The Null Device
Posts matching tags 'code'
One of the things I enjoy doing is creating electronic music, for which I use a Macintosh laptop, some music software and various plugins. For the past few years, the software which I used has been Apple's Logic Express, to which I switched from Cubase VST when moving from MacOS 9 to OSX. As Logic didn't come with a drum machine program back then, I found myself buying Linplug's RMIV drum machine, which I have over the years used extensively.
RMIV is an excellent and comprehensive drum machine, which contains both analogue-style drum synthesisers and sample playing capabilities, as well as filters and effects. However, it has one downside; when you import sounds into it, it has the annoying tendency of saving those in its own proprietary format (rather than using a standard format such as, say, AIFF or WAV, both of which are good enough for other software including Apple's own samplers).
Recently I have started using Ableton Live, and have found it very impressive. While Live will happily load all my AudioUnit plugins, it also contains its own drum sample player, Drum Rack, which integrates more tightly with it. Drum Rack allows you to drag your favourite samples to various pads and play them. The hitch is that the samples must be in a standard format; if most of your drum samples are in RMIV's .D4T format, then you have a problem. Guess where most of my samples were?
Anyway, not being one to give up easily, I took it upon myself to examine the D4T format, and come up with a way of converting my samples to an open format. Luckily, I had some samples sitting around in both formats; after examining them with hexdump(1) and a Python interpreter, I soon determined that D4T is a fairly simple format, consisting of a short header and the samples in 32-bit float format.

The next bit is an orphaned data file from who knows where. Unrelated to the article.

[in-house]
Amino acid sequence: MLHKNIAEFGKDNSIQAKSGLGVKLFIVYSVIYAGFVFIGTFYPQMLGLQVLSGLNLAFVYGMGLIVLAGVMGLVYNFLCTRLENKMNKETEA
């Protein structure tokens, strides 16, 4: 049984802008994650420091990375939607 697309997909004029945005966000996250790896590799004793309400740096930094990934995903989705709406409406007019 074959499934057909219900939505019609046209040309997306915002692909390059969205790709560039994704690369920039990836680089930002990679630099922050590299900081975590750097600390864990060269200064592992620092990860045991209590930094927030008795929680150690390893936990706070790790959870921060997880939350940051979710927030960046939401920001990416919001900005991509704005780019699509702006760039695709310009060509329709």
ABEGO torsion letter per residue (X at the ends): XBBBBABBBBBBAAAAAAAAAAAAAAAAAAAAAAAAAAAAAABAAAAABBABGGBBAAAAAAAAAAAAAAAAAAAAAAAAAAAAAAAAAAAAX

The header turned out to be a bit more work; there were what looked like magic numbers in it, as well as some values roughly proportional to the file size, though bizarrely unrelated to actual sizes. After creating a few oddly-sized AIFF files, importing them into RMIV and examining the imported versions, I determined that RMIV's format used a bizarre way of encoding integers: it would encode them in binary-coded centimal. Which is to say, as a series of bytes, each containing a value from 1 to 99, representing a pair of decimal digits. Why they settled on this peculiar and inefficient encoding, I can only guess; it seems too feeble to be an attempt to thwart reverse engineering.
Anyway, the point of this anecdote is that I have now written a Python script which converts from RMIV's .D4T sample files to AIFF files. (One could change it fairly trivially to make WAV files, though that's left as an exercise to the reader.) The script, named "dermiv", is here.
My latest gift to the world's collection of marginally useful software: x64spriterip, a quick and dirty Python script which pulls sprite images out of Commodore 64 emulator memory dumps and writes them to PGM files. Just in case you ever felt like grabbing some graphics from your favourite childhood computer game for a chat-room avatar or T-shirt logo or somesuch but couldn't be arsed writing the software to do it yourself.
Two former WW2 codebreakers from Bletchley Park have turned their attention to a coded message on a garden monument in Staffordshire. The 18th-century inscription, on a garden monument, reads "D OUOSVAVV M". Oliver and Sheila Lawn have examined 48 hypotheses about the code, with the two leading categories being those connected to the Knights Templar/Freemasonry and the Holy Grail, pointing right into Holy Blood Holy Grail/Da Vinci Code territory. Other hypotheses involved UFOs, Nostradamus, Turkish maritime maps and occultism. Then again, it could have just been a dedication from the estate owner to his late wife. (via bOING bOING)
My latest contribution to the corpus of GPLed code: jfifextract, a quick-and-dirty POSIX command-line program which goes through a file/disk volume (of arbitrary size; it uses mmap(2)), finds spans that look like JPEG files and writes them to a directory. This was not a dry academic exercise, mind you, but was necessitated by a dodgy memory card that somehow "misplaced" a directory full of photos somewhere between Sydney and Byron Bay.